Rather than huddled, it looks more like three people are surrounding one person.
Judging by their clothes, the three doing the surroundings are high-ranking nobles.
They look exactly like spoiled young masters, chubby boys in flashy clothes.

I can’t see the person they’re surrounding well, but the situation doesn’t look friendly.
I decided to stick around and watch.

“This isn’t your place, and it never will be.”

The apparent leader of the group halts mid-sentence and turns to face me, prompting his companions to do the same.

The leader, a short and pudgy boy, is dressed in extravagant clothes, with a round face that seems to exude malice, and narrow, twisted eyes and lips. His hair is curly and red.
He looks somewhat like a stereotypical dwarf, I think analytically.

“What do you want?”

He eyes me with undisguised contempt.

“Lost your way? Scram, peasant.”

Judging from my clothes, he’s decided I’m neither a noble nor a wealthy merchant and dismisses me with a sneer.

Wow. He’s the epitome of an unpleasant noble brat.
Instead of anger, I feel a sort of admiration for how perfectly he fits the stereotype.

“Er, what are you guys doing?”

I ask, and he responds, “Didn’t you hear me?” His face turning a shade redder.

“I’m Mehsin. Bob Mehsin. Never heard of me?”

I’ve heard of the Mehsin.

“The Mehsins control half of Shaark’s Port Town, right? They’re a major noble house.”

“Heh, so you do know.”

Bob puffs out his chest proudly.

“So, what’s going on here?”

I press him further, and he just glares at me, his face turning beet red.

“What’s with this guy? He’s got screws loose.”

“What makes you think you can talk to Bob like that?”

His lackeys start complaining in his stead.

“What’s your problem?”

I’m ready to throw down.
I refuse to lose a fight, especially to kids like these.

“What’s with this guy?”

One of the lackeys takes a step back, looking unnerved, just as the other doubles over.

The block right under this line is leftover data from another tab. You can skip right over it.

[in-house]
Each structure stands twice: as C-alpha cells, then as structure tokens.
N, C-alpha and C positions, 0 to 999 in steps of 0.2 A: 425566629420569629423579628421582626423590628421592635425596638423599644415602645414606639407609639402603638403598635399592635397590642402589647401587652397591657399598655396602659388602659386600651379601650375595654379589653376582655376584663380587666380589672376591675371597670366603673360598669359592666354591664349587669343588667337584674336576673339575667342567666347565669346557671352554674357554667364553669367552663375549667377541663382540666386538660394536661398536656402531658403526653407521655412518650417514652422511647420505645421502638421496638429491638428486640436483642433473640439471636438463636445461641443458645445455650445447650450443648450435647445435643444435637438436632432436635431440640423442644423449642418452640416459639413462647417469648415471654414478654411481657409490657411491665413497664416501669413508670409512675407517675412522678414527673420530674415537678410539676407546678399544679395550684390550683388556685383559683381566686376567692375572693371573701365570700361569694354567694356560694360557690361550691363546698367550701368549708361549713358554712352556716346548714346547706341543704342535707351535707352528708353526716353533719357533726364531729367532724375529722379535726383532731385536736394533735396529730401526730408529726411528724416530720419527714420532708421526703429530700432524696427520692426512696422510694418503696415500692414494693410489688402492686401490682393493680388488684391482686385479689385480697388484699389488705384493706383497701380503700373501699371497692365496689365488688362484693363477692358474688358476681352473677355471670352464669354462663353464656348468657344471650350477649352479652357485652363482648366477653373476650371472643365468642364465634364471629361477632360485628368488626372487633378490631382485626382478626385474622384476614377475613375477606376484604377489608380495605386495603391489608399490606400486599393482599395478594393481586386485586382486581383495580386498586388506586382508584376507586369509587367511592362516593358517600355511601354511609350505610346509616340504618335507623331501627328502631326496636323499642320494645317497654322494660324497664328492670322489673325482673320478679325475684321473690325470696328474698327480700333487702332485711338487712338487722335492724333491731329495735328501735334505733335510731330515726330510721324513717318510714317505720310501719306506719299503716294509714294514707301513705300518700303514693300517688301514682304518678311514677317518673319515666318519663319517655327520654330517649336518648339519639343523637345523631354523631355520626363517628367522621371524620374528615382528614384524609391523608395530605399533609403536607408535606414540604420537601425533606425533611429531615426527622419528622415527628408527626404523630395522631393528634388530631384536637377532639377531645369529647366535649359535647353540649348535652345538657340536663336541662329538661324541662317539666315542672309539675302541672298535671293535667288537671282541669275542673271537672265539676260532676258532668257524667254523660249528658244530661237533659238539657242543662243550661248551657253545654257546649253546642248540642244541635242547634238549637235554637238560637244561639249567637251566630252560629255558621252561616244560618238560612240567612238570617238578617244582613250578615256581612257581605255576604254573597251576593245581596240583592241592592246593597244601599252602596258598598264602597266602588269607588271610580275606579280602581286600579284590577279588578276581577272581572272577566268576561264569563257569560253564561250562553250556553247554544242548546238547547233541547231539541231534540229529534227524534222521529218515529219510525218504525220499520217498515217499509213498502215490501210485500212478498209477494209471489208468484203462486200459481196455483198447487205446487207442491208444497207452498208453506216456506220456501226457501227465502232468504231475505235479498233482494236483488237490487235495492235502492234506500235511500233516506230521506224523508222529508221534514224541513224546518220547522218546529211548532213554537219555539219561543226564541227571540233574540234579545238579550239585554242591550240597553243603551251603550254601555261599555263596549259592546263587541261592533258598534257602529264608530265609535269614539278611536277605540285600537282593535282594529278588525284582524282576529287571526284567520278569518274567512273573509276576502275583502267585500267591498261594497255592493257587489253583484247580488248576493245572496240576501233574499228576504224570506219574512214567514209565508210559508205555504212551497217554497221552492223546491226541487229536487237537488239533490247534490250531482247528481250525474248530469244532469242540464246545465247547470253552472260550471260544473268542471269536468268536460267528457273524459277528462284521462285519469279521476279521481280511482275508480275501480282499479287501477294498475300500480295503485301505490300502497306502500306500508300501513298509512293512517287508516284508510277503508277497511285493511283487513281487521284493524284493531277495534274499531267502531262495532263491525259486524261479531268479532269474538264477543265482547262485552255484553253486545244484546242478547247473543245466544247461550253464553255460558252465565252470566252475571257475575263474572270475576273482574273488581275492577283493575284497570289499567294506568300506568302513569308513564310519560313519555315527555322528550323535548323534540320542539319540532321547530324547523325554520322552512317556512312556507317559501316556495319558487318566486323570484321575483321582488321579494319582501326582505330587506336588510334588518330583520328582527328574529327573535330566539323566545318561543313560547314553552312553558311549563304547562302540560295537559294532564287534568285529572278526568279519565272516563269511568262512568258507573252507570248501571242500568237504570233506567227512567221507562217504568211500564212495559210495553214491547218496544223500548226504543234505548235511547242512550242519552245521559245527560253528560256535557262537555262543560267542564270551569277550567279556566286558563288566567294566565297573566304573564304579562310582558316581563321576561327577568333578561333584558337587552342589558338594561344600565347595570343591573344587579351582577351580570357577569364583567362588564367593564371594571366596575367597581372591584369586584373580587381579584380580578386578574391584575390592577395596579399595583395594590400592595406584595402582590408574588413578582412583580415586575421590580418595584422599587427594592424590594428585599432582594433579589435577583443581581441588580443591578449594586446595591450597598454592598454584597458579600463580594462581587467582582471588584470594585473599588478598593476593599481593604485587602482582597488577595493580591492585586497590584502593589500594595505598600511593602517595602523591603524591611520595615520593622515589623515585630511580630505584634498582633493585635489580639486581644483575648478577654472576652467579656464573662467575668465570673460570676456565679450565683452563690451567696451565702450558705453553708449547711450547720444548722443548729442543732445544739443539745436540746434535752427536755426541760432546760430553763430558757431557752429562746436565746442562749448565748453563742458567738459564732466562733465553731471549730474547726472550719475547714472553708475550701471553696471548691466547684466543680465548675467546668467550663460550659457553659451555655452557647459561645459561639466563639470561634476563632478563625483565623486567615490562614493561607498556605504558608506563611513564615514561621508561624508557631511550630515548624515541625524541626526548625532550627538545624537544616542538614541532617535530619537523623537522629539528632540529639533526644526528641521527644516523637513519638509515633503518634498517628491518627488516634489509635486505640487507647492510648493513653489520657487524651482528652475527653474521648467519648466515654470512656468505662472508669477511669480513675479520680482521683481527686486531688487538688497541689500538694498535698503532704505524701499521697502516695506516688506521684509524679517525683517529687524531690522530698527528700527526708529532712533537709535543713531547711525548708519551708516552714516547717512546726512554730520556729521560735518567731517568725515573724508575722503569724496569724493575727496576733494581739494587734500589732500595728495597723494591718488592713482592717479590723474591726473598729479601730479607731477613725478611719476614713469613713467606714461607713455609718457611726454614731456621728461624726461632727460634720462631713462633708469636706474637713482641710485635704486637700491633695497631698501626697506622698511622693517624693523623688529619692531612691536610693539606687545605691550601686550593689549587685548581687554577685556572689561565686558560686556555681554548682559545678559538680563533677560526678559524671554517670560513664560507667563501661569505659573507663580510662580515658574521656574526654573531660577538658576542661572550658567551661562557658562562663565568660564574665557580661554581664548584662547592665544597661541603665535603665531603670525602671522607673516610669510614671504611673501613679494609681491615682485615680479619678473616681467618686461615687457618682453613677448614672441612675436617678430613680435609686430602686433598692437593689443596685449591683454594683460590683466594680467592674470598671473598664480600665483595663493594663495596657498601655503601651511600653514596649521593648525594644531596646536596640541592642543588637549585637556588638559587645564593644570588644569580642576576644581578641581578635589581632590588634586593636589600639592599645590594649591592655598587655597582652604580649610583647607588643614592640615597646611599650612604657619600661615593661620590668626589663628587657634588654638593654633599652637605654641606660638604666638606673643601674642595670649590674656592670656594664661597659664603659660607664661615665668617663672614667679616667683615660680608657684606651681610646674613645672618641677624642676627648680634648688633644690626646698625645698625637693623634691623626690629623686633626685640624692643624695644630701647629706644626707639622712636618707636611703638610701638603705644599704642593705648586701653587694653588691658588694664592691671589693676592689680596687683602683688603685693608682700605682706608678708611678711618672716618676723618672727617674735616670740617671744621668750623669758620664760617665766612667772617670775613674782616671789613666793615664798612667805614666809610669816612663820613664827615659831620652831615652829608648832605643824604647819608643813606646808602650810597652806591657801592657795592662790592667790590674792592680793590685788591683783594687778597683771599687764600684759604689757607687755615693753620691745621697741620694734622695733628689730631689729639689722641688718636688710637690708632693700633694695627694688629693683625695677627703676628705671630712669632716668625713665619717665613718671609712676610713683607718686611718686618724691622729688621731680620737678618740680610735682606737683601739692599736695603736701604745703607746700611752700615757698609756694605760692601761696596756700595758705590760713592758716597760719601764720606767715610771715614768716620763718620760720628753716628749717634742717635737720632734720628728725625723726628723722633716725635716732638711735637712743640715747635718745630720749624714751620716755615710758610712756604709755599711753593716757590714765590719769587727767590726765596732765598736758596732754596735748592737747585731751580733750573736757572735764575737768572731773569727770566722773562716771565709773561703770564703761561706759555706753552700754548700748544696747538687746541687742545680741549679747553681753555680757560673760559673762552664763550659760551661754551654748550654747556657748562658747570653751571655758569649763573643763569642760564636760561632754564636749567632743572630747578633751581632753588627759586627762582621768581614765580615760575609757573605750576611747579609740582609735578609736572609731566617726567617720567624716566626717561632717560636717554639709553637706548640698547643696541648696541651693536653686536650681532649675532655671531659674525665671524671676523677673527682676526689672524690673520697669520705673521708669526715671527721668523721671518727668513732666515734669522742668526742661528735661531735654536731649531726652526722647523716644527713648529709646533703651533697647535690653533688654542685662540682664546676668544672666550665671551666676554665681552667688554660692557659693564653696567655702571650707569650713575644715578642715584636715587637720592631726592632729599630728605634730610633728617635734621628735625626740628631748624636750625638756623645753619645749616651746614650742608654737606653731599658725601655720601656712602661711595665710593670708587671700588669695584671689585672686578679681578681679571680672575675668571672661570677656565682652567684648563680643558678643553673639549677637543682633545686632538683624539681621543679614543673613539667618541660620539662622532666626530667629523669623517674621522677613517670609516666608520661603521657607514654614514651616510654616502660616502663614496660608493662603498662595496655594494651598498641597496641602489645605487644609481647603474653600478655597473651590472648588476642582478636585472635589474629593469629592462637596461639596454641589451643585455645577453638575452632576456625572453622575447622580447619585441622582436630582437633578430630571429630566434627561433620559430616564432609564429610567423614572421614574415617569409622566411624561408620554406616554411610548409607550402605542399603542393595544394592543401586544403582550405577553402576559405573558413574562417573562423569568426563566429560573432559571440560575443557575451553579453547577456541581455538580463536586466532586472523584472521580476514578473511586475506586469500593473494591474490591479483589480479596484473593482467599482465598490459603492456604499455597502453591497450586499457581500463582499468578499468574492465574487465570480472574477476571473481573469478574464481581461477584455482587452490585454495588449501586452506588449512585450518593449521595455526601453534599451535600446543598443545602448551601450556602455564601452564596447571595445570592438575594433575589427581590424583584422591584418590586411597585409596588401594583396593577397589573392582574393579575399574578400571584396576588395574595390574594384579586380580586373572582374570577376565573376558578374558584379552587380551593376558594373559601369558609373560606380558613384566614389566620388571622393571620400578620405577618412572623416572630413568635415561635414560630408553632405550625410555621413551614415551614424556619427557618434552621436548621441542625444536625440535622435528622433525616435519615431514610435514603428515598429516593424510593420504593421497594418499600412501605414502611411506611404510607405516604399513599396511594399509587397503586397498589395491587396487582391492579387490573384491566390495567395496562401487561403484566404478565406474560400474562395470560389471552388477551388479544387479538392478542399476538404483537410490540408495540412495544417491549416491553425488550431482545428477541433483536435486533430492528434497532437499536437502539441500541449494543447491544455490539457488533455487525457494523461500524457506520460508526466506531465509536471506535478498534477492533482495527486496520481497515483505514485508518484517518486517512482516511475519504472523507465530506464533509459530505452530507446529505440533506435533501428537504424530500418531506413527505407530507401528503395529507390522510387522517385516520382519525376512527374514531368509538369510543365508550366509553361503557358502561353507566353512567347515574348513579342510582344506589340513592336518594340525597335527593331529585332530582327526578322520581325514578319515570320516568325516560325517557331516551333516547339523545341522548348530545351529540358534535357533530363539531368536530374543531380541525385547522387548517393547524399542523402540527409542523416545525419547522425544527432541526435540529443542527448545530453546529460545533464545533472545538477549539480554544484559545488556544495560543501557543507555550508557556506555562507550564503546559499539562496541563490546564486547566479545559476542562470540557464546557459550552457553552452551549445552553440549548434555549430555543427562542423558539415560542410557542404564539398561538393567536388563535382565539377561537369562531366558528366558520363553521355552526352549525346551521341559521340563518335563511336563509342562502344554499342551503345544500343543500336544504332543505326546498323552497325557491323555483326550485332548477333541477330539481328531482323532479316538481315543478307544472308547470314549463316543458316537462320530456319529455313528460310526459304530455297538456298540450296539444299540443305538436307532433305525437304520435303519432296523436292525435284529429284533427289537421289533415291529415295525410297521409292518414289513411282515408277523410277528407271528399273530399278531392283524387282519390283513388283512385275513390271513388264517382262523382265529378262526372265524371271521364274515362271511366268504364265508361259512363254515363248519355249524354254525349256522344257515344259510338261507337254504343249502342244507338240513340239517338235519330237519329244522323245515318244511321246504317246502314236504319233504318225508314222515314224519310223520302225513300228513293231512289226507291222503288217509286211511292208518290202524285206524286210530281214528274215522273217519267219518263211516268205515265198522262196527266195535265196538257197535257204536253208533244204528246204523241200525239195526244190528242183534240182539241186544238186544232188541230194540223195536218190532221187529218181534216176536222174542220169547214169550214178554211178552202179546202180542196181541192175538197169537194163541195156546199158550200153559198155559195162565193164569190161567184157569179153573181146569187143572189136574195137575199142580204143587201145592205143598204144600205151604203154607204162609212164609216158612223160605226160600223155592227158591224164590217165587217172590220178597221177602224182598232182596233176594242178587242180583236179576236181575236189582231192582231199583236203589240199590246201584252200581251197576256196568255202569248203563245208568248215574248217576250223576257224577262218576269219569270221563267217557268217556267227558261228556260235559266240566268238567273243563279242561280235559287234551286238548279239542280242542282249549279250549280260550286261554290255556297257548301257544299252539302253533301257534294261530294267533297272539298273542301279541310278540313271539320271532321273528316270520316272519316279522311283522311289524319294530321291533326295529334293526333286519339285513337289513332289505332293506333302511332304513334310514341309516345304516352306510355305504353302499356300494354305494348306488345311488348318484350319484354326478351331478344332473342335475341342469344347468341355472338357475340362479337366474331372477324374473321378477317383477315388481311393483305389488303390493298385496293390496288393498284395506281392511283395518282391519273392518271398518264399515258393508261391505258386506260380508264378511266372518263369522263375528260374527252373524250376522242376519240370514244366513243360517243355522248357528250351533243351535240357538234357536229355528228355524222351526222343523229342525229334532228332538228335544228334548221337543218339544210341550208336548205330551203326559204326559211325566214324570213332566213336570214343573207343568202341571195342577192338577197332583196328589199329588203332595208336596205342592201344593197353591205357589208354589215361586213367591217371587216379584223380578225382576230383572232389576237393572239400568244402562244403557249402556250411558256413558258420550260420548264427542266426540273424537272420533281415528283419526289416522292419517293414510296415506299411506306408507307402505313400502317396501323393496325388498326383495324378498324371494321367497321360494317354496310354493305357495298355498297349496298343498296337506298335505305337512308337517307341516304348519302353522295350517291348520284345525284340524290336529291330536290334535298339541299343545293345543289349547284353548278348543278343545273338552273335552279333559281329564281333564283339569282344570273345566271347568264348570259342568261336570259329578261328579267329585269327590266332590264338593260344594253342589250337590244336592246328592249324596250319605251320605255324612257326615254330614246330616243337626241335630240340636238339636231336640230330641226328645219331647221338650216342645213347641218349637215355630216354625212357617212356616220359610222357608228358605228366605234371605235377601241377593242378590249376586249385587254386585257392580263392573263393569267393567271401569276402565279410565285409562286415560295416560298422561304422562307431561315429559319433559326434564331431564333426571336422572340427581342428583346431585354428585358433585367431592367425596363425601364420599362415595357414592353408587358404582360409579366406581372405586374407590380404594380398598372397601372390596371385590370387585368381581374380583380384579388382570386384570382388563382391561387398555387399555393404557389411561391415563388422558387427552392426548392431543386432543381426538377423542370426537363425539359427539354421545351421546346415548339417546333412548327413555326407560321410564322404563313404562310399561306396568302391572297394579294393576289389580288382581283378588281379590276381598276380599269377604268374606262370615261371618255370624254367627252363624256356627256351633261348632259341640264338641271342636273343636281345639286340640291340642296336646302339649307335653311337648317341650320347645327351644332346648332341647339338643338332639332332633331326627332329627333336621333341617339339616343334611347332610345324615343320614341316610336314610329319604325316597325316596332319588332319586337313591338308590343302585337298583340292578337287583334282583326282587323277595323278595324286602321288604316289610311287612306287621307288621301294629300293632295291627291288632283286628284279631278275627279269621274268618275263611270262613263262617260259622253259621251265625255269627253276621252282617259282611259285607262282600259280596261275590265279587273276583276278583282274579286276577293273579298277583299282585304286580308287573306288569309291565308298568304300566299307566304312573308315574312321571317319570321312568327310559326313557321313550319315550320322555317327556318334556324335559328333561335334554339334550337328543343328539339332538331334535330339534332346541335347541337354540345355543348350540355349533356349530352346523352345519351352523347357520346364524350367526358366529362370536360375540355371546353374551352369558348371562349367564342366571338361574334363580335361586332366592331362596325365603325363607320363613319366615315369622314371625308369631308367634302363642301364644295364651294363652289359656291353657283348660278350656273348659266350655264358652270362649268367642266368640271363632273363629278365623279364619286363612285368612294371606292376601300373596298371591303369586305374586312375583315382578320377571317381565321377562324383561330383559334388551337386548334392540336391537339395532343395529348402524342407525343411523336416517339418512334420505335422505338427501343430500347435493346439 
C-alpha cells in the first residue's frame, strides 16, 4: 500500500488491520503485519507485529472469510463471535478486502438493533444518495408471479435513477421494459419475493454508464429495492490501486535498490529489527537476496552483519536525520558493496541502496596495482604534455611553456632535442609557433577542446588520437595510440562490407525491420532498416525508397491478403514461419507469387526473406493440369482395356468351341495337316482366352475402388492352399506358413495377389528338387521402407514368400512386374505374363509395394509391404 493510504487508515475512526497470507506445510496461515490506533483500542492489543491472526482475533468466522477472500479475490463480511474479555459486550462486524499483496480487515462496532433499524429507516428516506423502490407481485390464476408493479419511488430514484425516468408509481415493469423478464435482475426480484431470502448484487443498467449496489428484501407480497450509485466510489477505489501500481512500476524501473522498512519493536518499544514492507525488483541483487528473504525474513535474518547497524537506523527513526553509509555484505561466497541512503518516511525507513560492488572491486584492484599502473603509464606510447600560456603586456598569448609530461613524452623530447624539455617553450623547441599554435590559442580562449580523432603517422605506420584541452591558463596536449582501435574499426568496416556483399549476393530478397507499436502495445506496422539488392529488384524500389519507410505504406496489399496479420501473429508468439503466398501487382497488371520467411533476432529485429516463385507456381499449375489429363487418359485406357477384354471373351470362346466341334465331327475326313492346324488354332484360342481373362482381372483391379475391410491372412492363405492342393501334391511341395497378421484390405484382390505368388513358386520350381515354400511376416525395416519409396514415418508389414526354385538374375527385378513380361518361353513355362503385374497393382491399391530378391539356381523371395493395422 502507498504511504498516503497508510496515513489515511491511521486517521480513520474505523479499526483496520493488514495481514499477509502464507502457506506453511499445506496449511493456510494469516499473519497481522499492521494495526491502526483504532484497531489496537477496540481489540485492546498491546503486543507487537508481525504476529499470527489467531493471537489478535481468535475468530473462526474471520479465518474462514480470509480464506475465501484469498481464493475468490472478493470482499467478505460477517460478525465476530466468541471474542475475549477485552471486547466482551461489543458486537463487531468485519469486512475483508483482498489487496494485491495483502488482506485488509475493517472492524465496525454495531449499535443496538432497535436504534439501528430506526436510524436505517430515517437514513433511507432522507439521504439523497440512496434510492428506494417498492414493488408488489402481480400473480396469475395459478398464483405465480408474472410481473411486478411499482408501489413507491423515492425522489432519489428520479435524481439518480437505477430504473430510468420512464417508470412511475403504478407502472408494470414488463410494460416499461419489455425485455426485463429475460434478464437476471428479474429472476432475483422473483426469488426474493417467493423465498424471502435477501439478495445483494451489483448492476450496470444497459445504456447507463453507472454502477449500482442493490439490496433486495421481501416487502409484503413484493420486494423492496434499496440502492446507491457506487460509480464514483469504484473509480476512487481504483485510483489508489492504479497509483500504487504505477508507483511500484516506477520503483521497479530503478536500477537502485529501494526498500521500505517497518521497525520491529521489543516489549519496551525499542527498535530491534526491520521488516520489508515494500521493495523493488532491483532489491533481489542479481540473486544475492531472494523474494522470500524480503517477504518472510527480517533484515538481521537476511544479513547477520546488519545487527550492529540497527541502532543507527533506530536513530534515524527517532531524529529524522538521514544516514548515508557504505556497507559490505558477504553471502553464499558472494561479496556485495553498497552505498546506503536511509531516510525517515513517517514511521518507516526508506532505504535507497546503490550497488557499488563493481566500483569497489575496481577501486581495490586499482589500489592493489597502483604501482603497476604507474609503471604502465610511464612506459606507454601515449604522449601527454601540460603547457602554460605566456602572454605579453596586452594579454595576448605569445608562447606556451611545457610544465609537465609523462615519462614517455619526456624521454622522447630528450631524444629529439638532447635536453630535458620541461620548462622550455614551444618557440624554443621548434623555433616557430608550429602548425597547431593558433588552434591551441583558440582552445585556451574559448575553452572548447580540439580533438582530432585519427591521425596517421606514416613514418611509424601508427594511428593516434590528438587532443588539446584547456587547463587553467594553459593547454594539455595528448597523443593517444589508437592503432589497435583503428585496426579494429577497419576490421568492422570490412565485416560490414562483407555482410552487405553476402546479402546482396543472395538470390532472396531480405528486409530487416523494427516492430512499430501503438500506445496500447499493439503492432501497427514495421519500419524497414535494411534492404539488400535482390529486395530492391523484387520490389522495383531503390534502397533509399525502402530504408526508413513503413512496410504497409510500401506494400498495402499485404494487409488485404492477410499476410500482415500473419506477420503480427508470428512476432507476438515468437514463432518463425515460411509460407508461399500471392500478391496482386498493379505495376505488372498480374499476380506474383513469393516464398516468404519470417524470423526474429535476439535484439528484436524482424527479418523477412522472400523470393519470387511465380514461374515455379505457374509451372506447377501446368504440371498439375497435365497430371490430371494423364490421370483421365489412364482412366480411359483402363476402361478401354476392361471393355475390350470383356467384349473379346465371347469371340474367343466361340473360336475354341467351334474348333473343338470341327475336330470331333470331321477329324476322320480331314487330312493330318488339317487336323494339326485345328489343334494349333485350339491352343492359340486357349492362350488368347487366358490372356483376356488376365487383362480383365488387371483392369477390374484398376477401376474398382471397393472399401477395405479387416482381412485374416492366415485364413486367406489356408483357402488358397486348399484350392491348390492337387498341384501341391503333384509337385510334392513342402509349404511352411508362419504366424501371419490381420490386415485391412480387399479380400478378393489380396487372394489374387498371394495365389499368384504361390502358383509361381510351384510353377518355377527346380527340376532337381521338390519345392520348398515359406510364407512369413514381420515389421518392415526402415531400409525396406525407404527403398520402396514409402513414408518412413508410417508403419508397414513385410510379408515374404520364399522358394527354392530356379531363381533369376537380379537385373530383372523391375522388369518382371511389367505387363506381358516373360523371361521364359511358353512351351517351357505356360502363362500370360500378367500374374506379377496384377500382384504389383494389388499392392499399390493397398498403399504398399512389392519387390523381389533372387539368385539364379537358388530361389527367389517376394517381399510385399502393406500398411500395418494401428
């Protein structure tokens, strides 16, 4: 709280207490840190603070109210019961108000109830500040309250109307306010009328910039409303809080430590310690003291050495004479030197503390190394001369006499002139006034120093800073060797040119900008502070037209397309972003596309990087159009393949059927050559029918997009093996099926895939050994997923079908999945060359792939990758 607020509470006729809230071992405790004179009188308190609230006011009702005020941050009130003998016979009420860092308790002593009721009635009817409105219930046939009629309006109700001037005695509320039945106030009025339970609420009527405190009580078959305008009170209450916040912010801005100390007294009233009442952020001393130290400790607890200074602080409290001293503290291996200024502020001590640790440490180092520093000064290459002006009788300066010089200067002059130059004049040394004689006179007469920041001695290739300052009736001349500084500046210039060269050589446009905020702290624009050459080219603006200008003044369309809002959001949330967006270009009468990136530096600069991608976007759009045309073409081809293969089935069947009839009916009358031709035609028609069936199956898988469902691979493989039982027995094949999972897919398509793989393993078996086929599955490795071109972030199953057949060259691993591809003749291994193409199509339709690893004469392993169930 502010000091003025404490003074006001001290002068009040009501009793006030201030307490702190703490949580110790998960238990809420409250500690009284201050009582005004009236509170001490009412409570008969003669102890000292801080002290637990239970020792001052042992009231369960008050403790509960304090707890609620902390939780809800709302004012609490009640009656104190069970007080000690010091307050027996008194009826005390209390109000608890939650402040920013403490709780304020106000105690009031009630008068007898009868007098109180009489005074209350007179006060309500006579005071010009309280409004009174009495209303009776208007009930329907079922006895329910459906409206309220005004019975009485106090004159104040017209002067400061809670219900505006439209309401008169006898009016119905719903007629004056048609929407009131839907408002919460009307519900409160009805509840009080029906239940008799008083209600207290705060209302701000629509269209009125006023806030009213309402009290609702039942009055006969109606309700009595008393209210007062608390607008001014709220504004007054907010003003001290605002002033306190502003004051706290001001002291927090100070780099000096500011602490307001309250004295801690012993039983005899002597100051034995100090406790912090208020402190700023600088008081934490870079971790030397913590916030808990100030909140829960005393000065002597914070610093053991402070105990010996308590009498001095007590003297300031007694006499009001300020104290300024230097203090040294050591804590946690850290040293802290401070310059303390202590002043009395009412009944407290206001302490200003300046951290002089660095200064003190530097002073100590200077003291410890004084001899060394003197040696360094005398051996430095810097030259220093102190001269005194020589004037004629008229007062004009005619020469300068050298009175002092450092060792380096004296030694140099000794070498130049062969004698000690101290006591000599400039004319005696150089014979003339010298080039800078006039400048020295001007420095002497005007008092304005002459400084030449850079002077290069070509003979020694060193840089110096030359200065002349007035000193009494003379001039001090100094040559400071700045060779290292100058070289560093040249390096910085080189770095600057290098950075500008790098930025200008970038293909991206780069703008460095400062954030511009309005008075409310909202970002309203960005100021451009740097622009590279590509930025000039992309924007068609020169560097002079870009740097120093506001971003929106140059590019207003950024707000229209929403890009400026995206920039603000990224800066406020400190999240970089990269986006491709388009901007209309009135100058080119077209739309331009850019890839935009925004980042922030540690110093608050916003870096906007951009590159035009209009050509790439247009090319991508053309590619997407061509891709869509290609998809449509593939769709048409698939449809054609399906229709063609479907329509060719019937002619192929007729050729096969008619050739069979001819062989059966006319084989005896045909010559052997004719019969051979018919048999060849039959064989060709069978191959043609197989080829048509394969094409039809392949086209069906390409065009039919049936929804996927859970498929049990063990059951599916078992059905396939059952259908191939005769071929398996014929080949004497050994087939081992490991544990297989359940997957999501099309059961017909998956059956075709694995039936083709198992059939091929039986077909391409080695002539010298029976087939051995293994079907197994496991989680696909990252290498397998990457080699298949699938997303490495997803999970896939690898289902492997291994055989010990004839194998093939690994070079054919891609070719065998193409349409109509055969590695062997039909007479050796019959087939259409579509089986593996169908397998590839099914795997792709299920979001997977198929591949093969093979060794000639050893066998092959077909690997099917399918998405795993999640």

He clutches his stomach, wincing in pain.

Wait, what?
There’s no way I could have sent a shockwave or anything like that.

I soon realized what happened.
The person surrounded by the three had just kicked the lackey in the stomach.


Bob shouted, but…

“Shut up, you lot…”

The individual, seemingly holding back an imminent outburst, said in a high-pitched voice, silencing Bob with an oppressive air.

“H-Hey, Bob-”

“Tch… Let’s go.”

Bob and his cronies – one clutching his stomach and the other unscathed – left, casting sidelong glares at me and the other person.

Now, it was just me and him.

Compared to the trio that had just left, he might have seemed a notch less threatening. He wore modest but expensive-looking clothes and carried himself in a manner befitting the progeny of middle-tier nobility, presenting an appearance that was by no means a cause for shame.
His face was strikingly handsome, framed by shoulder-length hair, yet his gaze was sharp and feral, reminiscent of a stray hound. His locks and eyes were as dark as a raven’s plumage, glistening as if wet.
Clad in slim-fit pumps, his shirt and jacket seemed to cling to his body, outlining his slender frame. While this attire appeared to afford ease of movement, it also seemed, paradoxically, to constrict him, as if his own form bound him.

“Thank you.”

He expressed his gratitude with a high voice, not softening his intense gaze.

Despite his words of thanks, I could almost feel the bite. His murderous intent sent chills down my spine.
Perhaps my impression of his outfit restraining him was not too far off the mark. Maybe it was a means to contain his violent tendencies.

“Ah, no, it’s nothing.”

“No, you helped me. Are you an exam-taker?”




“Kyrio Laafla. Just a small fry from the weak Laafla family.”

Oh, he was introducing himself.

“I’m Van. Just a commoner, Van.”

“Thanks, Van.”

Without easing his murderous aura, Kyrio gave a slight nod and walked away.

“Hey, wait a sec.”

I tried to stop him, wanting to ask what had just happened, but…


As he turned around, I saw his eyes, sharp and bloodshot, filled with explosive killing intent.

“Uh, no, it’s nothing.”

Completely intimidated, I was frozen, managing only those words after a pause.

Kyrio stared at me, motionless, for a moment longer before finally leaving, as if nothing had happened.

I couldn’t move until he was completely out of sight, as if I was under a spell.

What the hell, that guy was terrifying.